The music series at Enzo might be the best kept secret on the San Mateo coast. Saturday’s concert by Stevan Pasero and Richard Patterson showed why.
Pasero and Patterson are both very accomplished musicians in their own right. Richard Patterson also is the director of the Omni Concert Series which is celebrating its 30th anniversary this year. Richard’s maininfluences are classical Spanish guitar, where Stevan seems to have a wide variety of influences including Bosa Nova, Tango and Jazz. Together it is a wonderful hybrid.
Their performance at Enzo was mostly Latin American music and even the maluguena was the classic Maleguena by Lecuomo, a Cuban. The set included a Bosa Nova sequence, pieces from Venezuela, Cuba and Argentine Tangos. The Tangos ware possibly in honor of Mauro, our host and the driving force behind Enzo. Mauro is Argentine. I loved every piece.
What really makes this special though is the venue and the whole experience. Picture 40 of your close and new found friends, getting together for wine and a delicious meal at a house on the beach followed by a private concert by two of the best Spanish guitarists you have ever heard. It doesn’t get any better in my book.
I just got around to uploading a set of photos taken last summer to Flickr. This one was special. It is from the Lyle Lovett concert at the Paolo Soleri amphitheatre in Santa Fe, New Mexico. Lyle was playing with the large band and the show started just before dusk. That is Lyle in the Camel colored suit. He is a dapper fellow.
The show started just before dusk and it was one of those magical Northern New Mexico evenings where the sky is exploding with thunder and lightening and vertical rainbows. This shot captures a bit of that magic.
A great flamenco band at the Scottsdale Hyatt Regency.
A couple of weeks ago we spent a long weekend in Scottsdale Arizona. Not that California winters are all that bad, but we had heard good things about Scottsdale in the winter. So off we went to check it out.
We went with reservations for dinner at a couple of highly regarded restaurants in the area. The Vu Restaurant at the Hyatt Regency is one and for good reason. We had a fantastic meal there.
What we didn’t know about the Hyatt is that the hotel lobby bar comes alive with Flamenco music on the weekends. A band called Mosaico Flamenco plays there and they are the real deal. The singer and guitarist knows the old school flamenco as well as nuevo flamenco. There is a second guitarist that has a different, less traditional style. There is nothing like the sound of two guitars. They played a soulful Solea followed by Bamblaya, so they cover a lot of ground. About half way through their set, they were joined by a local dancer named Julia Chacon. Julia and her male partner were very good, but the music stole the show.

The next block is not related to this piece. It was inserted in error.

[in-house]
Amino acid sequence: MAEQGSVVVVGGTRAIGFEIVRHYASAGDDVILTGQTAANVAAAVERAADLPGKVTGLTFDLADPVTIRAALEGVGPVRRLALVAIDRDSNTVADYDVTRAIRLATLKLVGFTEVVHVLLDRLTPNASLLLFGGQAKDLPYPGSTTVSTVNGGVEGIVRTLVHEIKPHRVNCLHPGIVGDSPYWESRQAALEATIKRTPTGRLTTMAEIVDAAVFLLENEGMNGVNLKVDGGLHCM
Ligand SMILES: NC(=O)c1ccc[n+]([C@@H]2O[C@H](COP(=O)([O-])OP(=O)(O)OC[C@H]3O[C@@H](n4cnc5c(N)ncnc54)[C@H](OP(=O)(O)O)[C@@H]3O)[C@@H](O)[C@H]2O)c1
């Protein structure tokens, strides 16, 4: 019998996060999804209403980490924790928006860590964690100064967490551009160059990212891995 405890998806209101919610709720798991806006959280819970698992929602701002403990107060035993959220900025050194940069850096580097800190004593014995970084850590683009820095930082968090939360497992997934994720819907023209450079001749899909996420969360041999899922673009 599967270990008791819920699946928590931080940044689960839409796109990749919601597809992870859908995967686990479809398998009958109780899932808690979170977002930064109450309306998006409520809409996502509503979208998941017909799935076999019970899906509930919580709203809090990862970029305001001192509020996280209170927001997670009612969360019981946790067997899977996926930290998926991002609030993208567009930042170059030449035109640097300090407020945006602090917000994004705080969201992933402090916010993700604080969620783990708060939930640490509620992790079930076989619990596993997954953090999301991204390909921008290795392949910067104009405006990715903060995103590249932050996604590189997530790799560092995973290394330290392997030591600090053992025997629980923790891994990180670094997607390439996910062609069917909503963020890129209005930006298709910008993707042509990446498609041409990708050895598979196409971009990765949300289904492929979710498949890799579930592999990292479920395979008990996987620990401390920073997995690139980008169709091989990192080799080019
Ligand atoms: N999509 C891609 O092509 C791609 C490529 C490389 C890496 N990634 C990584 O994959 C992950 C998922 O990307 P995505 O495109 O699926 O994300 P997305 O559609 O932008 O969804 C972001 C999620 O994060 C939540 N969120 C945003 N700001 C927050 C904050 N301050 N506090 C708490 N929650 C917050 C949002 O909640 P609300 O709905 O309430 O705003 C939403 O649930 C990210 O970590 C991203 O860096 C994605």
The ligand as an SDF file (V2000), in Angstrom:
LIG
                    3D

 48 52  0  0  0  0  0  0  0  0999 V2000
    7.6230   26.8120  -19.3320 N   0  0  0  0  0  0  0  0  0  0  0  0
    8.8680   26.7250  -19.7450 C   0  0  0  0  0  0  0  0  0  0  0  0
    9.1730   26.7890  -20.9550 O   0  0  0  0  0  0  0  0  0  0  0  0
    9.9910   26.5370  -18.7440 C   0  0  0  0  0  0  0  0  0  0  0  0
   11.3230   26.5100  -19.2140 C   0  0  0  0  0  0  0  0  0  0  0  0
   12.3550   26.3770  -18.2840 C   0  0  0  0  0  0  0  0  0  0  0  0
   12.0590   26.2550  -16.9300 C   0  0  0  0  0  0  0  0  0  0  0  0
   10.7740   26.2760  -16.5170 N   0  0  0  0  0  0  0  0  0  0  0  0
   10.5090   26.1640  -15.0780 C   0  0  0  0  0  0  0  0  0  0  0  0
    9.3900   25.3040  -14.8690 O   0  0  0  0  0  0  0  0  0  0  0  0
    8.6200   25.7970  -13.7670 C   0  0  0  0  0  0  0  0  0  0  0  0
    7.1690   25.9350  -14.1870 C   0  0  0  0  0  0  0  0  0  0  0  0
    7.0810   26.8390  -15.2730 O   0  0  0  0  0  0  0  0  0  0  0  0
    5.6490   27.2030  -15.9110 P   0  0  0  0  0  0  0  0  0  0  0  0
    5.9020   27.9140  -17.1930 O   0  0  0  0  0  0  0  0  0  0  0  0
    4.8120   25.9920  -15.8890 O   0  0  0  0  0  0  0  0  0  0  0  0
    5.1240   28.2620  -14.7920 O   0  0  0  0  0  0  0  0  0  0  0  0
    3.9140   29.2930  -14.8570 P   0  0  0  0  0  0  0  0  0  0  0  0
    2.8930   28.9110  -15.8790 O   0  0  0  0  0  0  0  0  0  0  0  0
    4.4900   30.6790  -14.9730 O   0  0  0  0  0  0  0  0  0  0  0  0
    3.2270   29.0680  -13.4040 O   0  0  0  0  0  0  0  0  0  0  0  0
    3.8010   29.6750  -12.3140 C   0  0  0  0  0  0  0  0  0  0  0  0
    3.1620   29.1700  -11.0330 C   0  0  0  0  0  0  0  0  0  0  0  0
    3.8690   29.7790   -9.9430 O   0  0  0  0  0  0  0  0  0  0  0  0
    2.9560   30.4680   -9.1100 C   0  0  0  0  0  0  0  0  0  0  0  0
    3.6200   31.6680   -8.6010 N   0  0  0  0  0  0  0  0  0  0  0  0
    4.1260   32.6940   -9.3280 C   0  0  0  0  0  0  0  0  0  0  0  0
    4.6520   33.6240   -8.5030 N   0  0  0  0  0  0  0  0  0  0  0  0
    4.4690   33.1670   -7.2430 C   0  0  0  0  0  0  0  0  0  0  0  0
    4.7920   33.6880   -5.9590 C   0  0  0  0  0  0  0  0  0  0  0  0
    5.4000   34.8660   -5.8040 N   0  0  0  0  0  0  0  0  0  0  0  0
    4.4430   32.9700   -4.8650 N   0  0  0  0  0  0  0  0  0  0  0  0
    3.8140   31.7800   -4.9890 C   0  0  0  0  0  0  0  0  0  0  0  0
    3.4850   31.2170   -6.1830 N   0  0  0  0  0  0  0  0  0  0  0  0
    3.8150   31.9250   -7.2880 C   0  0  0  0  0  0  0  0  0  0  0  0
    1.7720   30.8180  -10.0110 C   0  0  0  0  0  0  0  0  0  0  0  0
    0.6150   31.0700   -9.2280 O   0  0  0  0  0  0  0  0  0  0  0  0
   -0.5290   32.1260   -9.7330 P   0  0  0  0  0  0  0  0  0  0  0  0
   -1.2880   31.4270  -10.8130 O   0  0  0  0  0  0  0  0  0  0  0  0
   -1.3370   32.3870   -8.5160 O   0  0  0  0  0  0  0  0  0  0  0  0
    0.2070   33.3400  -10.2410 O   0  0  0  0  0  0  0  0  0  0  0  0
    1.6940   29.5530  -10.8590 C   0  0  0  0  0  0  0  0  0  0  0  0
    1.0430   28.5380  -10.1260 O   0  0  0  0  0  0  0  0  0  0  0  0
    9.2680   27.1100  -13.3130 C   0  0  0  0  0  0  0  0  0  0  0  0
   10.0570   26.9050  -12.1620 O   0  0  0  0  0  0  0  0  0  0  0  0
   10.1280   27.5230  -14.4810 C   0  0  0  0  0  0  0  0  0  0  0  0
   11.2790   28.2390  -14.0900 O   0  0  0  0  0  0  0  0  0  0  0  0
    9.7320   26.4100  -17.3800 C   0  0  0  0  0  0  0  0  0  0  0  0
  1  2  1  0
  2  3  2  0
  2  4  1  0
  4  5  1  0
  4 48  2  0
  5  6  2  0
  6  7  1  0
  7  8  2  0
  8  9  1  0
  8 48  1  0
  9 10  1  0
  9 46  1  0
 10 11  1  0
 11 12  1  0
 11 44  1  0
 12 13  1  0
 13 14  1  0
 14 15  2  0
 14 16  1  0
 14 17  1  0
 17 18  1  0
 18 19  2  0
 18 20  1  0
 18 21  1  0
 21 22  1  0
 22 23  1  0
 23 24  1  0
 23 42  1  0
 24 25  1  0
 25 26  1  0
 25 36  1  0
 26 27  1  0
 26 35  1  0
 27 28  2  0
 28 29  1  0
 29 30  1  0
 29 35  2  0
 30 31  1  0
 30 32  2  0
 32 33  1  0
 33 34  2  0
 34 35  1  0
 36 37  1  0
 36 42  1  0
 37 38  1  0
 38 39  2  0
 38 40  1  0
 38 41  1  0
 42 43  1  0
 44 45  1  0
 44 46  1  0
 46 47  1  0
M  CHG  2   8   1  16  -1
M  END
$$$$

Flamenco guitars, the moon over the desert. It almost felt like Andalucia. OK, well it really felt nothing like Andalucia but if you closed your eyes …
I started up lessons again with Mariano on January 5th. I was surprised that he was able to hold my old time open. That is too cool.
I’ve already discovered something pretty interesting. As you would expect I’m really rusty and have forgotten many things that I knew by memory. In particular, songs and riffs that I picked up last year are all pretty fuzzy. But the surprising thing is that I am actually improved on some songs that I have been playing for years.
For example, La Farruca. Mariano tracks proficiency on a 1-10 scale where “only God gets a perfect 10” and 7.5 – 8 is a minimum for a professional musician. For the longest time my grade for Farruca has been hovering at 6. But during my first lesson back I played it and Mariano gave me a very strong 7. I have been practicing but didn’t expect this kind of an improvement.
I think maybe it has something to do with changing my approach to the piece. The Farruca was the first complete flamanco piece I learned. Over time, it has become somewhat mechanical to me so I never really developed the feeling and nuances that the song deserves. Taking a break like this definately forced me to break any mechanical habits I had developed. I didn’t really forget the song, I just forgot enough about how I played it to make me figure that out again.
I need to start my lessons again.
I stopped my lessons with Mariano when we left on our big cross country bicycle adventure. Since the weight we carried was a big issue, I wasn’t able to take a guitar. Even a small travel guitar was out of the question. So, I wasn’t able to play at all for four months. I thought I would forget everything I knew.
We I only forgot about half of what I knew as it turned out. Since we have been back, I have been playing again but I just can’t seem to get back into a regular pattern of practicing. And I still have not re-started my lessons with Mariano.
I wanted to get back to where I was before the trip before starting lessons again. However, I have found that taking lessons forces me to play more. I don’t know if it is the challenge of the lessons, the joy of learning new things or the feeling of obligation to practice since you are paying for lessons. Probably for me it is some combination of the three.
In any case, it is time to start again. Soon.
I found a photo of my guitar on the Conde Hermanos site.
Well, mine is a 1986 version, but some things don’t change much. And I mean that in a very good way. The Hermanos Conde are nephews of the great Spanish guitar maker Esteso. Flamencoheads normally just call them “Los sobrinos” or “the nephews”. They still make a guitar using his original designs that is easily identified by the signature Esteso head on the guitar.
You can find the English version of their site here.